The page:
GEO hosts virtual town hall to discuss COVID-19 concerns
The Graduate Employees’ Organization held a virtual town hall Thursday evening to discuss the impact of COVID-19 on graduate students and an open letter sent to the University of Michigan Board of Regents, University President Mark Schlissel, Interim Provost Susan Collins and other University officials. Rackham students Katherine McLean and Jeff Lockhart co-chaired the GEO COVID Caucus and led the meeting.
The caucus sent an open letter, signed by over 1,800 community members, to the University on May 8, demanding an additional year of funding to doctoral students, extensions of degree milestones by a full academic year, emergency COVID-19 relief grants to graduate students, protection of international graduate students and the option for Graduate Student Instructors to teach remotely. The letter also requested a graduate student seat at the table discussing reopening for the fall 2020 semester.
GEO accumulated 222 testimonials detailing struggles faced by graduate students and the resources that could help them.
The caucus sent the open letter to the University requesting a response within a week. On May 15, GEO received an email response from the University stating the demands were not financially feasible.
“On the seventh day at the eleventh hour, (the University) sent a response that effectively says that they are already doing enough and our demands are not financially feasible,” Lockhart said. “By saying that our demands are not financially feasible (the University) managed to ignore a bunch of demands that had zero dollar costs. Letting one of us sit at the table in the decisions about how to open up in the fall does not cost any money.”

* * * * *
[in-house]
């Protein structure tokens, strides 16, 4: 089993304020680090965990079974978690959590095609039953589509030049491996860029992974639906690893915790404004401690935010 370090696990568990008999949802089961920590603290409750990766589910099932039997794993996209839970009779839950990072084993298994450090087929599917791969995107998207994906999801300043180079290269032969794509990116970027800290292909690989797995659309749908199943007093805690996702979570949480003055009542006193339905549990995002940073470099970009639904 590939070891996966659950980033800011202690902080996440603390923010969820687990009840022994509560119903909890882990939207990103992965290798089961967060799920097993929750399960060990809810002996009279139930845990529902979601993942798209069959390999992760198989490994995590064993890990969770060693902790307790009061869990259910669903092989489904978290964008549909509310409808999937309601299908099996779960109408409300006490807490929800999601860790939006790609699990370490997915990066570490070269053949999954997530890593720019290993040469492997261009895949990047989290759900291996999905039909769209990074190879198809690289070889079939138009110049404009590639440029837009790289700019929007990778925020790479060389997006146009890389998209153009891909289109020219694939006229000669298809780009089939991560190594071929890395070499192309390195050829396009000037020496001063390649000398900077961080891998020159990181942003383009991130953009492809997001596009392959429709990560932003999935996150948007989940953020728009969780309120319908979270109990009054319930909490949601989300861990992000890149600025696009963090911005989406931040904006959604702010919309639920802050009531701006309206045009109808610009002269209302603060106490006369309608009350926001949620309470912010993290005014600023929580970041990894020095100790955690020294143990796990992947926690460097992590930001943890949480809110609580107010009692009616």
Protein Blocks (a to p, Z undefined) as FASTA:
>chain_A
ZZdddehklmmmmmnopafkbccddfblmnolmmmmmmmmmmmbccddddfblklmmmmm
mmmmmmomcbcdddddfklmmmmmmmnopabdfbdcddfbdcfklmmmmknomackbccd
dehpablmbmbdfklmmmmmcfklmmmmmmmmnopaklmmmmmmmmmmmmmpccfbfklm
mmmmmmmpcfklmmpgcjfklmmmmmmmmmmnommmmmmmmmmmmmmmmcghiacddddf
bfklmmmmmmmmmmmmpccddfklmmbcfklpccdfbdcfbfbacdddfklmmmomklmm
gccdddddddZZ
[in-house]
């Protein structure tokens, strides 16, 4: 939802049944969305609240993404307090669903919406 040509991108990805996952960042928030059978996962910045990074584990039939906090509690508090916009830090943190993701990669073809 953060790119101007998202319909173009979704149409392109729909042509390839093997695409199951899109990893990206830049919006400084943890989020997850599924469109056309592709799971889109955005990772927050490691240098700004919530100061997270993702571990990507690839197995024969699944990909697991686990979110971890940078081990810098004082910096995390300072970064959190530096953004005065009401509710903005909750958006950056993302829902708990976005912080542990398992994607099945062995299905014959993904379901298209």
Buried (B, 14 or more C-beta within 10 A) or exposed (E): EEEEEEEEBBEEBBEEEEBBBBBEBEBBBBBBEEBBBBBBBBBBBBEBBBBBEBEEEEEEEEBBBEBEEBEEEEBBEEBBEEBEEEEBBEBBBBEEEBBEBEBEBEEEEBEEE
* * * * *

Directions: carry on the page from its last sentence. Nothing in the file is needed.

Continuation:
The caucus wrote a follow-up letter on May 19 requesting a proper response from the University by May 22, but the University did not respond.
Some initiatives he University has taken amid the pandemic to address current graduate student needs include the availability of $2500 in funding through Rackham; parking, housing and dining rebates through the summer; the choice of having Pass/Satisfactory for the winter semester on transcripts and Rackham deadline extensions.
Lockhart said the caucus is reaching out to union lawyers about updating housing contracts and working with other unions and community groups so graduate students are able to acquire assistance from the University to combat the difficulties created by COVID-19.
“We are conducting research into University finances, enrollment projections and public health and safety projections,” Lockhart said. “(The University) hasn’t been particularly forthcoming on that but we are a public research university and a resourceful bunch of people so we are making progress.”
Rackham student Nishita Trisal said the caucus is working with junior faculty who, like GSIs, were not given tenure extensions and had to apply for tenure clock exclusions to garner more leverage.
“One of the things that we are going to build upon now is creating alliances between graduate students and junior faculty,” Trisal said. “We are both asking for (tenure) extensions.”
Rackham student Lucas Chalhoub said the University’s response to COVID-19 takes students back to times where graduate degrees were only accessible to people with independent wealth. He urged graduate students to join the caucus and contribute to inciting a better response to COVID-19 from the University.
“For the love of God, join the caucus,” Chalhoub said. “We can always use more people. There is a bunch of organizing (graduate students) can do on a departmental level. Reach out to faculty who you know are trustworthy and organize your friends.”
Daily Staff Reporter Navya Gupta can be reached at firstname.lastname@example.org.